Accenture: B2B brands don’t give enough attention to the craft

A jury member for the new Creative B2B Lions, Accenture marketing boss Jill Kramer says B2B brands risk becoming wrapped up in complexity and not giving “enough time, love and attention” to their craft.

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While the B2B world is “very good at data” and “understanding the impact” of marketing on organisations, there is a risk the current approach could lead to an “obsession” with mid and lower funnel activity, says Accenture’s Jill Kramer.

Speaking today (22 June) with the LinkedIn B2B Institute at Cannes Lions, the Accenture chief marketing and communications officer urged her B2B peers not to “forget to lift” their heads up and start asking questions: “Why are we here? Who should care? Who should know us and who should know the impact we have on their lives?”

She reflected on the fact this is the first time since it launched in the 1950s that Cannes Lions has a B2B award category: the Creative B2B Lions. As Kramer pointed out, B2B marketers want the best creatives assigned to their work and “those great creatives want to be recognised.”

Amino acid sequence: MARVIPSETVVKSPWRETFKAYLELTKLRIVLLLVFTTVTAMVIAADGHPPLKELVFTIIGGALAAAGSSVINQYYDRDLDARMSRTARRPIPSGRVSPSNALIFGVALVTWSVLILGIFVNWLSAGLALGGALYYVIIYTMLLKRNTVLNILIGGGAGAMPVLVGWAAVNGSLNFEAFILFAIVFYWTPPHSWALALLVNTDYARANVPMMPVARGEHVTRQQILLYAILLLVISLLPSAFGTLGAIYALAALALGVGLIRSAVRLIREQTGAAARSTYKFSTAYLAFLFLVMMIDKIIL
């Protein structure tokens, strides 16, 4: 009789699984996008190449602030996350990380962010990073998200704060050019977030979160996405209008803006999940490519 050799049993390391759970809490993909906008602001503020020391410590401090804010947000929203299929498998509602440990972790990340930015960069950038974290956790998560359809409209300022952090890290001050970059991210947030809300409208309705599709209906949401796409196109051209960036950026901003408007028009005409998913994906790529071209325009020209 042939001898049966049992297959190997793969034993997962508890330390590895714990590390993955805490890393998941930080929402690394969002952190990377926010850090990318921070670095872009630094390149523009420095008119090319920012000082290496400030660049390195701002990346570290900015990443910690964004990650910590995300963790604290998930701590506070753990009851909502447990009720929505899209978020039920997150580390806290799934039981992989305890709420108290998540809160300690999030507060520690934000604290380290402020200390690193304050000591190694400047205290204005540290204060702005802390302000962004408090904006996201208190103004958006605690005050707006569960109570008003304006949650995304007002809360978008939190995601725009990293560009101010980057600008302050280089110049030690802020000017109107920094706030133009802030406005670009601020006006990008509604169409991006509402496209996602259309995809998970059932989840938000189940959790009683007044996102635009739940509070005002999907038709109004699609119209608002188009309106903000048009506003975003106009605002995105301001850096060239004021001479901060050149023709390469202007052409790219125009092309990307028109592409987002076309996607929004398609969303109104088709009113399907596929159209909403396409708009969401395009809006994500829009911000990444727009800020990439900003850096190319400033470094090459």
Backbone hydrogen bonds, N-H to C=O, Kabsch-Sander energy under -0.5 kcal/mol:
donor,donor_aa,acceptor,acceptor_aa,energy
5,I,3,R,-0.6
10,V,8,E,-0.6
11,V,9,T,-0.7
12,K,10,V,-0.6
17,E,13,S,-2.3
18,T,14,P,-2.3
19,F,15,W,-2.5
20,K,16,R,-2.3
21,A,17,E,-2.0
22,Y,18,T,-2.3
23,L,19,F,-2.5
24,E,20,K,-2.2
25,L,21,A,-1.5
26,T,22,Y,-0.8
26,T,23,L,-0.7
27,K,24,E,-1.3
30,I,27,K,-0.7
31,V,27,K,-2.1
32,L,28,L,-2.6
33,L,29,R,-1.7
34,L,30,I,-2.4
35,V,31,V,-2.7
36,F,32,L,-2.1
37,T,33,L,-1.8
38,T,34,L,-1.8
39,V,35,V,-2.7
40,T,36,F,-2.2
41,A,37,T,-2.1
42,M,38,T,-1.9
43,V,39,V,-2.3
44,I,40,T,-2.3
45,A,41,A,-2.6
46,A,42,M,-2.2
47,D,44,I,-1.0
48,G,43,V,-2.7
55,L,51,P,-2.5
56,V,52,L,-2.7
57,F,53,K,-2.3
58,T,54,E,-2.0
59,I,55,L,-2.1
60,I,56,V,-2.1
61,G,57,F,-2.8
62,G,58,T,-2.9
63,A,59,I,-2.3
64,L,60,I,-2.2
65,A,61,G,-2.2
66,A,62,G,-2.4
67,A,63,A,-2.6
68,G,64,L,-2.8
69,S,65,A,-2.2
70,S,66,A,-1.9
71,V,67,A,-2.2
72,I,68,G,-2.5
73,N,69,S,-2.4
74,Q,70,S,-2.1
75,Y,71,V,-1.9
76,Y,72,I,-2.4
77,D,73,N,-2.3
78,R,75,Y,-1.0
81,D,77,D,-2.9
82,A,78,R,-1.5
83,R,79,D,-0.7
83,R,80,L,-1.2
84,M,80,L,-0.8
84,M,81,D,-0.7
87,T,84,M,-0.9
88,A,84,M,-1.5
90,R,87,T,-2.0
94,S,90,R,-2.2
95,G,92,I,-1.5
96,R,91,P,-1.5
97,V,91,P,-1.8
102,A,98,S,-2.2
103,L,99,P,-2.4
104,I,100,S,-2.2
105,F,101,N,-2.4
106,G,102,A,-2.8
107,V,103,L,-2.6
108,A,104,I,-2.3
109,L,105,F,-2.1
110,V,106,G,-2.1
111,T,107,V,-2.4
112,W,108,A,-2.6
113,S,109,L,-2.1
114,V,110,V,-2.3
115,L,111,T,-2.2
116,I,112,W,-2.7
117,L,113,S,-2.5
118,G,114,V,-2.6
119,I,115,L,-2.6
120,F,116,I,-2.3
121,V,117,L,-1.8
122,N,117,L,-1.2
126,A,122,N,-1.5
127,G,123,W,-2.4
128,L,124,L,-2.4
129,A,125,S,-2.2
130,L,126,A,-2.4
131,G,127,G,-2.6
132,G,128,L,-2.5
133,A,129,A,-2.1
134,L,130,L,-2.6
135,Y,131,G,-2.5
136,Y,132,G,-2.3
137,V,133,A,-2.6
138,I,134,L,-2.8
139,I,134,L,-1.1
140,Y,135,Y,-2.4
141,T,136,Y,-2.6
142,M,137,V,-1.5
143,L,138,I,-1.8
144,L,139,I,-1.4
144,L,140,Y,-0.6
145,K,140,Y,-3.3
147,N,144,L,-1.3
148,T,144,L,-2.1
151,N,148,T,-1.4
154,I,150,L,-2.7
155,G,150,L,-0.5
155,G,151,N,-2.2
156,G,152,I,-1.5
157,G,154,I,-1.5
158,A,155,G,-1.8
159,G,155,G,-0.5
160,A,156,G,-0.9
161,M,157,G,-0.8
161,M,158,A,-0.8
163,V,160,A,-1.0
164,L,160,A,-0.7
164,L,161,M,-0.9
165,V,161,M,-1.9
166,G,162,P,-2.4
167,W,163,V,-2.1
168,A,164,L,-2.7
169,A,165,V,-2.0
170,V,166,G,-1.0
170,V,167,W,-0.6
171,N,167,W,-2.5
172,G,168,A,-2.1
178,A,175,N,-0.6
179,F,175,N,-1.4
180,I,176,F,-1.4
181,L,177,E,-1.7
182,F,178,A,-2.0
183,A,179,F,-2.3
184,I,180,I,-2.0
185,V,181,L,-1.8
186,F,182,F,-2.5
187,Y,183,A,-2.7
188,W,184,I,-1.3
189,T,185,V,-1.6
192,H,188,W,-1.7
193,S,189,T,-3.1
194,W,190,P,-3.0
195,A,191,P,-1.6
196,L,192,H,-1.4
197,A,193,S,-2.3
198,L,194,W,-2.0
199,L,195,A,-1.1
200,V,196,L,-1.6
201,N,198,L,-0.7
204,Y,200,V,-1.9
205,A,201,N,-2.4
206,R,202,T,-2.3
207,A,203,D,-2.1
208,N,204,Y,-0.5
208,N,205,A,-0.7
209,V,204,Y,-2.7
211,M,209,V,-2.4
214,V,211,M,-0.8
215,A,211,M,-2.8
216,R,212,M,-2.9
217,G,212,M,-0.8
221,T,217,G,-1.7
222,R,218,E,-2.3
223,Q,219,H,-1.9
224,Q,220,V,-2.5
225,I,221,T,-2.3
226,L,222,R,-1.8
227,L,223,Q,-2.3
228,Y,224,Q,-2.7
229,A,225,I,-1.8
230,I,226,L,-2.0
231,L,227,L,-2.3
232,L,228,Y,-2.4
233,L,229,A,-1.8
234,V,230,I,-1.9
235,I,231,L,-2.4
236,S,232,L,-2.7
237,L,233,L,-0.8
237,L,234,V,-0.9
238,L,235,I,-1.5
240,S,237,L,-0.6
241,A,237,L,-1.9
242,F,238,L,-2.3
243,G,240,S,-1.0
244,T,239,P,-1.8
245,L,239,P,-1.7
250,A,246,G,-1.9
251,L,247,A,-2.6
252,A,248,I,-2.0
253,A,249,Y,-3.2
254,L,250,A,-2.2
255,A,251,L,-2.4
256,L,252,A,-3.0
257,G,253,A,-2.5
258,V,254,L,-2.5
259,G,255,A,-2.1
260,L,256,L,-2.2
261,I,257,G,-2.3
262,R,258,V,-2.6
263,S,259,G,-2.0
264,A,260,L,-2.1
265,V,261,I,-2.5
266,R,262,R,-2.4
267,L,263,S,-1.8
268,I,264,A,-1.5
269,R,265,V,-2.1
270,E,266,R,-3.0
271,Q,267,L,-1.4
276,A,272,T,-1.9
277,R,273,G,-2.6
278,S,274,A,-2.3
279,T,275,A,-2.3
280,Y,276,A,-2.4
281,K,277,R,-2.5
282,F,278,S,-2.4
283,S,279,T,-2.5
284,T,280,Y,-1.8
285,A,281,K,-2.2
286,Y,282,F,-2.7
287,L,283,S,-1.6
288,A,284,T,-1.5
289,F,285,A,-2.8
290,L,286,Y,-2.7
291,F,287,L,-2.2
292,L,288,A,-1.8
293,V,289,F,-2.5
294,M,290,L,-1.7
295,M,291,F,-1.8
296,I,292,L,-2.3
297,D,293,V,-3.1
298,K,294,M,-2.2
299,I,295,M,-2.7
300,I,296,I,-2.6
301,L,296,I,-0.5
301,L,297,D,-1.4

As a jury member for the Creative B2B Lions, she said the team noticed “businesses are not giving enough time, love and attention to that end of the spectrum” when creating their work.

She added that while it’s “definitely B2, the second B isn’t necessarily a business” in B2B marketing. “There’s B to C to B models that’s attracting talent and retaining talent to your organisation,” Kramer noted.

Because business is complex, it doesn’t mean the work has to have a one-to-one relationship with that complexity.

Jill Kramer, Accenture

It is therefore important, she explained, that “you always start with a business”, acknowledging that sometimes that brings with it “complexity and a different level of depth.”

“But the audience is very varied, so I think our craft needs to really respect that, and lift itself up,” Kramer added.

Furthermore, she called on B2B marketers to avoid complexity: “Because business is complex, it doesn’t mean the work has to have a one-to-one relationship with that complexity.”

Kramer explained one of the things Accenture is “most passionate about” is craft excellence, from “storytelling to art direction to production”. For marketers, she recognised it is a case of “remembering that whole reason for why you exist overall” and making sure “time and craft and energy” is devoted to it.

Accenture has made a “long-term commitment” to precision marketing, said Kramer, an approach she described as requiring a constant “rebalancing” of the scales. However, whent it comes to strategy, creative or media, she insisted you should never operate on autopilot.

“Any of them getting put on Autopilot is like the kiss of death,” Kramer argued.



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